One of the other go-to factories in Italy is, of course, Zegna. It’s the most powerful and vertically integrated high-end manufacturer of its kind, controlling everything from the textile mill to the ambience of the lighting in its stores. Tom Ford’s suits, for example, are produced by some of the best factories at Zegna. And if Tom Ford has his own distinctly modern look, then so does Zegna’s most time-intensive line, Couture, with its narrow and powerful silhouette.

“There are 33,000 stitches in each piece,” explains image director Anna Zegna. “We have 50 people working exclusively on Couture. The look is very contemporary, with an unpadded natural shoulder and a higher armhole for more freedom of movement. Everything is done by hand to feel the tension of the stitching, because it changes according to the fabric. Even the pressing is like sculpture; when you use cashmere or vicuna the fibres must be pressed in a special way at the optimum temperature.” One of the most desirable Couture pieces for this autumn is a men’s double-breasted dark grey suit with a broad burgundy chalk stripe (£2,015) – a deeply sophisticated design concept and an exceptional piece of tailoring.

In the UK, celebrated bespoke tailor Tony Lutwyche may work out of a fourth-floor studio on Berwick Street that brings to mind Francis Bacon’s less salubrious Soho, but by taking over what was Cheshire Clothing in Crewe he has become the most important figure in English tailoring. The company, with a workforce of 150 tailors, had already been responsible for developing the niche, ultra-luxe Purple label for Ralph Lauren and has been producing it for many years. Since Lutwyche took over and renamed the company Cheshire Bespoke, more than 40 of the UK’s most exclusive tailors, including Hardy Amies, a high proportion of Savile Row’s houses and London’s oldest tailor, Ede & Ravenscroft, have become faithful clients, heading to Cheshire to make the ready-to-wear and made-to-measure branches of their business. In fact, unless it’s from a bespoke workshop, if a clothing label says “Made in England” and it is a fully canvassed hand-tailored garment, then chances are it’s by Cheshire Bespoke.

“We work behind the scenes,” says Lutwyche. “A brand appears graceful and serene like a swan, and we are the little legs paddling furiously under the water getting the whole thing sorted out.” This year, Lutwyche also launched his own ready-to-wear and made-to-measure ranges (from £2,700) at Saks Fifth Avenue in the US, while his own bespoke work continues to attract commissions from the likes of Tom Aiken and the British Polo Team.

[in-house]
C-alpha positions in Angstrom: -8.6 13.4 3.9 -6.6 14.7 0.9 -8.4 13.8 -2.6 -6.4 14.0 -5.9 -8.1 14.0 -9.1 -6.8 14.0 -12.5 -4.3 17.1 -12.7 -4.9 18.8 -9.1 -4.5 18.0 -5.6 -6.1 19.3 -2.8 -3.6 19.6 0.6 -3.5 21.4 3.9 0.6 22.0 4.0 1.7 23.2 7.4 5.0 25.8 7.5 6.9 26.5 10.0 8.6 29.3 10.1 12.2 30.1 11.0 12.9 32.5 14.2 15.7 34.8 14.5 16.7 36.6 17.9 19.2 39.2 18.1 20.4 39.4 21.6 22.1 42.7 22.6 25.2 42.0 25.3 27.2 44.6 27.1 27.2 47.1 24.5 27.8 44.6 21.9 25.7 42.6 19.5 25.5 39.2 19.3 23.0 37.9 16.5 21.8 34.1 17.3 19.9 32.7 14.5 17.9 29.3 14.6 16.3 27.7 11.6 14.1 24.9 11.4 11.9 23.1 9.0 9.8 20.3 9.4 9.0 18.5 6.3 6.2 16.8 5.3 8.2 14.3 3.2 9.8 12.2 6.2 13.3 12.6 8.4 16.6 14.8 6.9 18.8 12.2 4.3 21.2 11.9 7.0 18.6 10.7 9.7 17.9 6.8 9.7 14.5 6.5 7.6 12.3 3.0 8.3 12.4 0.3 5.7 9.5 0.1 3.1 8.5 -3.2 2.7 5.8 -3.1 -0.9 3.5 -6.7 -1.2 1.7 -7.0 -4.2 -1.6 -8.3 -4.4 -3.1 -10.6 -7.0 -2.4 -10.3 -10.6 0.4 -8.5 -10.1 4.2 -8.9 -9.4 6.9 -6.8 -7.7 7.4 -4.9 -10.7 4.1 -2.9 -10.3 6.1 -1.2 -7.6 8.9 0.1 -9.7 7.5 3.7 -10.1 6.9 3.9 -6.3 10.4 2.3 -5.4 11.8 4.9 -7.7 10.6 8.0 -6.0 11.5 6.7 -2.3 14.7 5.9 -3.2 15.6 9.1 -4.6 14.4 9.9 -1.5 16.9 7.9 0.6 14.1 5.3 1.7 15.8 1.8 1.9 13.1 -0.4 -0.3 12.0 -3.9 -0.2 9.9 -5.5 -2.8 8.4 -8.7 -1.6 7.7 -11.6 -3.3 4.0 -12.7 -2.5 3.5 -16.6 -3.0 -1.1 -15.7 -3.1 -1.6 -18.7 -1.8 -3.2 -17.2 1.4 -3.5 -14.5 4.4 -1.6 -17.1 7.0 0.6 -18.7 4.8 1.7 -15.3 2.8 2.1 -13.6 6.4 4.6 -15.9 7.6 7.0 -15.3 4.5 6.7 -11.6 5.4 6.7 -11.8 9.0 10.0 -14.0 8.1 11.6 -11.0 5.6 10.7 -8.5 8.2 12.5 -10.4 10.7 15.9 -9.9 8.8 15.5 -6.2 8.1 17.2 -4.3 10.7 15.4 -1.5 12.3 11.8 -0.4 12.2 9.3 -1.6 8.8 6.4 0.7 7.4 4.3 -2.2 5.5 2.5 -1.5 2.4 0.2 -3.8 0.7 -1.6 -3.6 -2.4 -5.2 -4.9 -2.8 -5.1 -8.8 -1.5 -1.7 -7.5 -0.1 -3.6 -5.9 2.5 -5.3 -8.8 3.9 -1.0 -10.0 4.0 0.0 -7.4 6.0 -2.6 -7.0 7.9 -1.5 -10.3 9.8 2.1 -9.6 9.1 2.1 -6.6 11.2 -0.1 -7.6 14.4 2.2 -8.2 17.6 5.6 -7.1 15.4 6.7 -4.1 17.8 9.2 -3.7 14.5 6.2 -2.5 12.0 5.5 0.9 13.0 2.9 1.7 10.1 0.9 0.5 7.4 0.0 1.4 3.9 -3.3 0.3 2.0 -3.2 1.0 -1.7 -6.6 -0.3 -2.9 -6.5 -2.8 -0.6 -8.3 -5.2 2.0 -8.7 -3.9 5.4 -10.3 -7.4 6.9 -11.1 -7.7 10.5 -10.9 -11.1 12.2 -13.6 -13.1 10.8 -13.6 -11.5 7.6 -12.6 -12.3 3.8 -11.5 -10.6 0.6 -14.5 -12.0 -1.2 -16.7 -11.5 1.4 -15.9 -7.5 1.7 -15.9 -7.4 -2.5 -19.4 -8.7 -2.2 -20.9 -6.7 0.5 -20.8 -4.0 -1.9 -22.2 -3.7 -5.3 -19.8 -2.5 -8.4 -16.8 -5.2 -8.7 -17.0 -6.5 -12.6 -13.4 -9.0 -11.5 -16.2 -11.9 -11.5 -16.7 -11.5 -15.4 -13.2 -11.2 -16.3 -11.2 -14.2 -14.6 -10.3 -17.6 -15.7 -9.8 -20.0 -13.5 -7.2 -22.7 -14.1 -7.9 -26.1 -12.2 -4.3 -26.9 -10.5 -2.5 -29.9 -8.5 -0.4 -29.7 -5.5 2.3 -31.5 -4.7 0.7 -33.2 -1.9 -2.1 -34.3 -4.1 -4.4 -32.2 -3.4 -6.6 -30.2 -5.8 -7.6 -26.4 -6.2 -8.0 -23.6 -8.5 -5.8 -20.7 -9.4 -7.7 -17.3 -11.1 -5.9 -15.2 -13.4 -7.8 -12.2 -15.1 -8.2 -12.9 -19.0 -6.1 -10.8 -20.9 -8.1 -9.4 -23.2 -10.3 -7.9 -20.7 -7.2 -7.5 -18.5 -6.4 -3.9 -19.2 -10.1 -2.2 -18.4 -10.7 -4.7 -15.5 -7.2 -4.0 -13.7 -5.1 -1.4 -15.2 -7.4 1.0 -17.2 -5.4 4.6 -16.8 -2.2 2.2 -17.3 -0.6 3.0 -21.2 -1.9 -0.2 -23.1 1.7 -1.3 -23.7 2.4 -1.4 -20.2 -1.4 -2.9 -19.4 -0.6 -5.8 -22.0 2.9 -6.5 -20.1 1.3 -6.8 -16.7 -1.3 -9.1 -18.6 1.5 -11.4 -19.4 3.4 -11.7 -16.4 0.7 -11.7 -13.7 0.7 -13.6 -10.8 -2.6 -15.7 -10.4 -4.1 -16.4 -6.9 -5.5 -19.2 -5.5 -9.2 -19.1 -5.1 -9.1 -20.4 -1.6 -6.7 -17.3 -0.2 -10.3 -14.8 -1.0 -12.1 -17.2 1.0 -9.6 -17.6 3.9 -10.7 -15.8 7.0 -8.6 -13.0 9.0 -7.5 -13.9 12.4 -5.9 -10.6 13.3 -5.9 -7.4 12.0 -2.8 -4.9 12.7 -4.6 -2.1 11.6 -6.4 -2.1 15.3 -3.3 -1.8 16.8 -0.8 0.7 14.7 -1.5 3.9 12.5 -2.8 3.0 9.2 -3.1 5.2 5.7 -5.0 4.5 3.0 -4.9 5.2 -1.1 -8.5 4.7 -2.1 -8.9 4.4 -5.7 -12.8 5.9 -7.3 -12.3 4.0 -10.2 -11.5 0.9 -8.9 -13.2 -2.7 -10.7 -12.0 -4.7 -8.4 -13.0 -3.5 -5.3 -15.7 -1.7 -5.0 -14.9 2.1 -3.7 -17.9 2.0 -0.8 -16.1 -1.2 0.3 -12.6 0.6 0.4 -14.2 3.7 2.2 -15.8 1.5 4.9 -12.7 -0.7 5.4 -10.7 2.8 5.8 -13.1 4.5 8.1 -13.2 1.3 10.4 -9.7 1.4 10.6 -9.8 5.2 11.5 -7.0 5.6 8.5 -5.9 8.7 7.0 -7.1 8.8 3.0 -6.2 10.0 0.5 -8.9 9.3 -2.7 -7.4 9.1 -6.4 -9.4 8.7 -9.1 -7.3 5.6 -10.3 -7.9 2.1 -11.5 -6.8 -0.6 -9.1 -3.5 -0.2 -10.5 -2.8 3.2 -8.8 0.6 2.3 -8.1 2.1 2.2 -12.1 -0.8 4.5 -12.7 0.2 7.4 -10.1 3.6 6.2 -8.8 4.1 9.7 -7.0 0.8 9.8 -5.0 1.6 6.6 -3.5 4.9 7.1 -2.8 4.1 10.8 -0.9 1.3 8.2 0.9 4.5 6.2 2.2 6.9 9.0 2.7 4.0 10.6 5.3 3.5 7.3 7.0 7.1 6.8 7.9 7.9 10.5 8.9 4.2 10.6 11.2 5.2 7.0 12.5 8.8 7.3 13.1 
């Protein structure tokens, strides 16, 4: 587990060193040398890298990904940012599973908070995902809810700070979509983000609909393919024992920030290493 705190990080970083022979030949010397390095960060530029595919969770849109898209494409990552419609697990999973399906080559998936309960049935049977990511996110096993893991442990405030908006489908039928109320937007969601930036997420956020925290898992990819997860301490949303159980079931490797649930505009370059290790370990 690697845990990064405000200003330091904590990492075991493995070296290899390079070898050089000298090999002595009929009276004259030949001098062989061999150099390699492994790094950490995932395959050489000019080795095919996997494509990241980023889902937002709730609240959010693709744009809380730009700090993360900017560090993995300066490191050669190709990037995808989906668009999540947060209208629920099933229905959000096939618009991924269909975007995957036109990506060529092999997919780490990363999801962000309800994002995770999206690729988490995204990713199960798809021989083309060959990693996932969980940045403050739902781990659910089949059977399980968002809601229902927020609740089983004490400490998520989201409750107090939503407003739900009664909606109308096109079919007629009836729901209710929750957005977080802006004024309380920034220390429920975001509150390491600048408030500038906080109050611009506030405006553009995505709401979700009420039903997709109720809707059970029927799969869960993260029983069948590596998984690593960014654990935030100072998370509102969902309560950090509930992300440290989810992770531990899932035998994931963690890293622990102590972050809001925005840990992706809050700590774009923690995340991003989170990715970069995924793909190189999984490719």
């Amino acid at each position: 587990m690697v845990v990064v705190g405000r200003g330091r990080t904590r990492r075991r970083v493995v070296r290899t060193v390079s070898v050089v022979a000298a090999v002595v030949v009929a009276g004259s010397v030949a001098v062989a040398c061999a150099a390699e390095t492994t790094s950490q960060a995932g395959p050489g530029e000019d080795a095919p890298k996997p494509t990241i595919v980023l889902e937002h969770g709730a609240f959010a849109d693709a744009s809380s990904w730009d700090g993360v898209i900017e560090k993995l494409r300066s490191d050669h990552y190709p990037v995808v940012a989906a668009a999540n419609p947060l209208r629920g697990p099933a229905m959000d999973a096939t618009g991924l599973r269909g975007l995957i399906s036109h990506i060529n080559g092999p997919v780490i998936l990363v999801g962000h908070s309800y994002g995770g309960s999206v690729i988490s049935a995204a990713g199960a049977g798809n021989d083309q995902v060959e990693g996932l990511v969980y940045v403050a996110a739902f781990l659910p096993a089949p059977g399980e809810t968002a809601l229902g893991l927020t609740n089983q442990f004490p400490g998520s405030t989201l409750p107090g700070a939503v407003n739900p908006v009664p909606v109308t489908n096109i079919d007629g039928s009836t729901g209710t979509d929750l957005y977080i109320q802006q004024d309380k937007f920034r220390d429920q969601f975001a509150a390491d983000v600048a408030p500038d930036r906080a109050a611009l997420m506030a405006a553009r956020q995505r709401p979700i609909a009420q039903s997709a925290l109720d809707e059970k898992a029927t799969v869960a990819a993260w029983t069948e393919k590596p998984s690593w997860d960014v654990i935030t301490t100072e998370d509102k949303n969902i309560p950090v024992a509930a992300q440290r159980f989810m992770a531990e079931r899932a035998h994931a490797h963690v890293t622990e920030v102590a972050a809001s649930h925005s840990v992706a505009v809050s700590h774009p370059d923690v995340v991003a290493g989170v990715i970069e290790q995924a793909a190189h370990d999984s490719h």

While some designers manage their own tailoring, very few of the international designers with a footwear range produce their own heels. For most, it’s a case of finding a suitably swank cobbler to channel the DNA of their brand. Raymond Massaro helped create a certain iconic two-tone sandal with his father for Coco Chanel more than 50 years ago, and although he retired recently, his esteemed atelier in Paris still creates all the shoes for Chanel Haute Couture. It also produces shoes for private clients, each pair taking 40 hours to make and costing from €2,500.

Two-tones and satin court shoes aside, Massaro also delivers flights of fancy. “We once had a commission for a pair of thigh-high boots ending in trousers,” says director Philippe Atienza. Massaro is a rare and exclusive proposition, and in 2002 Chanel bought the company to safeguard its history. A ready-to-wear range has just launched, and more men’s designs are in the pipeline, but the business remains Massaro, not Chanel. Meanwhile, fellow Parisian Christian Louboutin creates many ranges for designers, including the show pieces for London-based Todd Lynn, famed for his sharp rock’n’roll chic and monochrome palette. “I give my vision for the season and Christian puts his stamp on it,” says Lynn. “You should stick to what you do best and work with other experts to complete the vision.”

Just as Louboutin and Massaro are masters in leatherwork for the foot, Gala Gloves is master of the hand. The Pellone family business started in 1930 in Naples and creates the gloves for Armani, Etro, Alfred Dunhill, Paul Smith and Temperley. Every piece is hand-crafted and produced in the kind of romantic atelier that one hopes is the reality behind everything “Made in Italy”, where vast swathes of butter-soft leathers are unfurled and cut by Neapolitan artisans wielding huge haberdashery scissors. Its own range includes wonderful women’s burgundy and purple nappa gauntlets (£95) with contrasting top stitching and inter-finger flashes.

In the UK, Lewis Leathers has courted its cult appeal in Japan: Junya Watanabe commissioned reworkings of the classic leather biker jacket over five seasons to sell under his own label, while Watanabe’s parent label, Comme des Garçons, released a range of Lewis Leathers baseball trainers last year. The strength of the design and quality at Lewis – which opened in 1892 and where you can get a made-to-measure leather jacket (£625-£700) that will last a lifetime and beyond – is equal to its refreshingly unfashiony, practical cool.

Back at John Smedley, creative director Dawne Stubbs has been overseeing a new tailoring line for this season, as well as a capsule collection of ultra-fine cashmere with Chanel-inspired ladies’ twinsets and men’s black V-necks (from £400). As she checks the new samples, she recalls a recent visit to Tokyo, where Smedley is held in such high regard for its history that Margaret Howell adds its name to her knitwear labels. “I was looking at the pieces we’d made in her store and the shop assistant came up to me and told me the whole story about this wonderful 225-year-old factory in Derby called John Smedley that made all these amazing things.” Sometimes, it seems, the fashion world’s artisan wizards do receive the recognition for adding more credibility and authenticity to a garment than any amount of advertising could ever do.